Yellow-legged Gull features are: 1) outer greater covert pattern is rather uniformly dark, 2) few second generation coverts are present, 3) darkish outer web on inner primaries, although with a rather large pale 'window' on the outer web, perhaps a little too large for michahellis.
Herring Gull features are: 1) argentatus structure, with head shape perhaps not being angular enough for michahellis, 2) tertials having 'oak leaf' pattern with pale notching together with white edge reaching the greater coverts in some of the tertials, 3) fresh plumage without the normal wear associated with early breeding michahellis, 4) inner primaries with dark subterminal tip on inner and outer web, 5) bill size being in the short and slender end for michahellis, 6) tail pattern with narrow tail band and heavy patterned outer feathers is also more argentatus than michahellis like.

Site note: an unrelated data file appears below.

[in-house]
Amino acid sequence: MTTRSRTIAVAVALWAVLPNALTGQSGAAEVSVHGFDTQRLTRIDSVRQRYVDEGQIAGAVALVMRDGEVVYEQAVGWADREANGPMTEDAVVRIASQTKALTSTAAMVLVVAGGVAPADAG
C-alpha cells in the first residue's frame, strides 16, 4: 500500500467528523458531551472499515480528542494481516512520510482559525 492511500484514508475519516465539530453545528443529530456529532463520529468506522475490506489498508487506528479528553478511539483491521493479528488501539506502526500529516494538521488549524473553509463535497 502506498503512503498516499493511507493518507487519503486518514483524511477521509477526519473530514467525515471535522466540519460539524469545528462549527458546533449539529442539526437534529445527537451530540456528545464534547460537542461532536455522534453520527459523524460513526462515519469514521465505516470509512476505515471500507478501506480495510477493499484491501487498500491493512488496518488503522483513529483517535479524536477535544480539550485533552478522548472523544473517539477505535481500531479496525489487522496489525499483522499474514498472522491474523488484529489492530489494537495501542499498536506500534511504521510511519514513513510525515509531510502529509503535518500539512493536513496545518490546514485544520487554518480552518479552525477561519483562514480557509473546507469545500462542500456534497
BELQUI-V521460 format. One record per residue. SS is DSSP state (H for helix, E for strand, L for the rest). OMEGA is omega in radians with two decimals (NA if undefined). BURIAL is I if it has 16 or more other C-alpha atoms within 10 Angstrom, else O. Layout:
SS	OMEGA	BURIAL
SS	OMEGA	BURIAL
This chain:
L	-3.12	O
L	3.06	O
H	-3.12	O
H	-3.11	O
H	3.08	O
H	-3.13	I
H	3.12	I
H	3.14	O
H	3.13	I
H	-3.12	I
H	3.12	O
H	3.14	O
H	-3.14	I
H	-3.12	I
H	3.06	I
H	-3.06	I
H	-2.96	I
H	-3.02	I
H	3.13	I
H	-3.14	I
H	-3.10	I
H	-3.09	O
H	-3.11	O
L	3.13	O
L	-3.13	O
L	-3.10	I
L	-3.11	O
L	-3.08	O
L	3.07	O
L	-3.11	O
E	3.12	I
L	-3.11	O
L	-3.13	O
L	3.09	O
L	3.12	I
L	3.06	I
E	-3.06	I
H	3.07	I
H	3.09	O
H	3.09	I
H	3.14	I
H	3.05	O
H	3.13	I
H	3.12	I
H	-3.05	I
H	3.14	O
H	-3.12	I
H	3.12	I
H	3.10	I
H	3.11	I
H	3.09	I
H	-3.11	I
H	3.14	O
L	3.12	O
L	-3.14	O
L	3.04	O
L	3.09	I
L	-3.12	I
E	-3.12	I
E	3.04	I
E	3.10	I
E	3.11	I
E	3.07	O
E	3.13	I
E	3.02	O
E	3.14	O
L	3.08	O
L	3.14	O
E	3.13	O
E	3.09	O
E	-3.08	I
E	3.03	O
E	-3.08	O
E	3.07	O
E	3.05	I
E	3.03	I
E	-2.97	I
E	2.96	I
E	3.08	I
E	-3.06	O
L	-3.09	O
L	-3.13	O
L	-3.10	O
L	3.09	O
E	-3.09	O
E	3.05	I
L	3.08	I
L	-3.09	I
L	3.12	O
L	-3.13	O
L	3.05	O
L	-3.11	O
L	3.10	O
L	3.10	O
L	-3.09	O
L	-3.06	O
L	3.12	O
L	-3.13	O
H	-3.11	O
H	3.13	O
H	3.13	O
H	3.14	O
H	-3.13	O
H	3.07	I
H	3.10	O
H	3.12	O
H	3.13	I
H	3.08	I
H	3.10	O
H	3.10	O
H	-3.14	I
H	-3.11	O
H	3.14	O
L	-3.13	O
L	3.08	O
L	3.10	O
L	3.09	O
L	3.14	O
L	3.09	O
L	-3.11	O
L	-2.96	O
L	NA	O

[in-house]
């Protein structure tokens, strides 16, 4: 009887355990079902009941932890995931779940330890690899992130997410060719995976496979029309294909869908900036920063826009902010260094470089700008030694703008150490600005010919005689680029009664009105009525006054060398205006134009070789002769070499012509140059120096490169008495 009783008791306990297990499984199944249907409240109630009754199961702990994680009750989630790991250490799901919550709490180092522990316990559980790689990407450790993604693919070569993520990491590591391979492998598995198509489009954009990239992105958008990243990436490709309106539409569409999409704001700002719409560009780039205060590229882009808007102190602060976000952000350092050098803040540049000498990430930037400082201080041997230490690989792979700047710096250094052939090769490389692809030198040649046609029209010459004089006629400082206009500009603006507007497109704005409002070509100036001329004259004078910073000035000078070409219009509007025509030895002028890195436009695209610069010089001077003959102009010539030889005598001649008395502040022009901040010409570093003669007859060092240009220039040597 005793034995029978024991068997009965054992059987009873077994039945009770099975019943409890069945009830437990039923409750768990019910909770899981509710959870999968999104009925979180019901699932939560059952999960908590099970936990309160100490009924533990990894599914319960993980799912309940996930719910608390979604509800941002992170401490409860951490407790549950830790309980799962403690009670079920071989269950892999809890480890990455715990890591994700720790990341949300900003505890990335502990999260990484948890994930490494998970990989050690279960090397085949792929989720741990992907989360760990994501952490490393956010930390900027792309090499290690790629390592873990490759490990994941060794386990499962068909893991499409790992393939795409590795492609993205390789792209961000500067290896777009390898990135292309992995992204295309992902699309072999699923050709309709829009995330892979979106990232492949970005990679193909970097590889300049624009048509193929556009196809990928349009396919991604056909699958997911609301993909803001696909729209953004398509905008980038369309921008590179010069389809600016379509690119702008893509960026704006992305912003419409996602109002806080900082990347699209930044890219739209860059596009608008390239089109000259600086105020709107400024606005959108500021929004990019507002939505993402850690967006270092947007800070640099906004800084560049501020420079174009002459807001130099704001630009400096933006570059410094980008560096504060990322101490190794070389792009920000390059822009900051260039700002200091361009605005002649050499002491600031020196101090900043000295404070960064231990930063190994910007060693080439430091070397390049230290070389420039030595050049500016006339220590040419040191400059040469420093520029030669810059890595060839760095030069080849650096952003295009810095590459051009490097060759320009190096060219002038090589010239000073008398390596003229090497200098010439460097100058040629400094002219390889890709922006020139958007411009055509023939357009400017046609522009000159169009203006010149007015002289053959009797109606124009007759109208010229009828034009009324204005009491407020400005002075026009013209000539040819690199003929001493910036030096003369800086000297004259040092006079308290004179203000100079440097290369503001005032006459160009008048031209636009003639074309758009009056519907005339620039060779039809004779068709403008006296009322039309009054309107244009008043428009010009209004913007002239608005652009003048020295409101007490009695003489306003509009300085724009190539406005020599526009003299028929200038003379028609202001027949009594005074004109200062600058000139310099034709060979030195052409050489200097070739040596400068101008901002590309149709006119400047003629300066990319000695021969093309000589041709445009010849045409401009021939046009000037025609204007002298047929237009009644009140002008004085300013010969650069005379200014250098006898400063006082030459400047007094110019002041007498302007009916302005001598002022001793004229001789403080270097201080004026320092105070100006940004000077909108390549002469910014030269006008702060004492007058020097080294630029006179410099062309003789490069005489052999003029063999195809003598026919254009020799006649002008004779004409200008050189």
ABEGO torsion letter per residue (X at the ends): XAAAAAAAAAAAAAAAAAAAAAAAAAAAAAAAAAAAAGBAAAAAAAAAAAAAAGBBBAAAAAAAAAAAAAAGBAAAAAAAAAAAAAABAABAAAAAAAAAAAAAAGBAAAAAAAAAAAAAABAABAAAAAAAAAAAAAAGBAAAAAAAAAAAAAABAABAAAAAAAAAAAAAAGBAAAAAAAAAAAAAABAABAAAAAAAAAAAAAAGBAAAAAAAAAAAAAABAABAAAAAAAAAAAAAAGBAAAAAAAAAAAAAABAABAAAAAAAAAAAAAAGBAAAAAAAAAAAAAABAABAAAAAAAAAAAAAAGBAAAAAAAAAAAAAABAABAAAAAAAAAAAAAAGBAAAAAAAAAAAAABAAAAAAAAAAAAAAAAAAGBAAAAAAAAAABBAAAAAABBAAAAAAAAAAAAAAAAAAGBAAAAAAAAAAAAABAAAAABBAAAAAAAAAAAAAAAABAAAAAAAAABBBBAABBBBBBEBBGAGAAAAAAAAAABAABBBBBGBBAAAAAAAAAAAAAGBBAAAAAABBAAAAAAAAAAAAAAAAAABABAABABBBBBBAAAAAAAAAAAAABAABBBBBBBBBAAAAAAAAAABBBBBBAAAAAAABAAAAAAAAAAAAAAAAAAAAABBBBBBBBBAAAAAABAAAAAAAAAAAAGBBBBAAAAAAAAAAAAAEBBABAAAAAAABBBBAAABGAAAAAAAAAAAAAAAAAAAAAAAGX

Plumage and proportions looks best for argentatus and the michahellis features are actually seen in some Herring Gulls. Not only are the michahellis features within argentatus variation, but michahellis can show notched tertials with white border reaching greater coverts, extensive pale inner webs on inner primaries and it can even show the dark subterminal primary blobs. Thus there is a lot of variation in most of the characters with some overlap between the two species.
The notched 'oak-leaf' tertials as shown by this bird would be very rare in michahellis seen in Denmark and mostly associated with more eastern Yellow-legged Gull such as around Bucharest as seen here, here, here, here, here, here, here, here and here.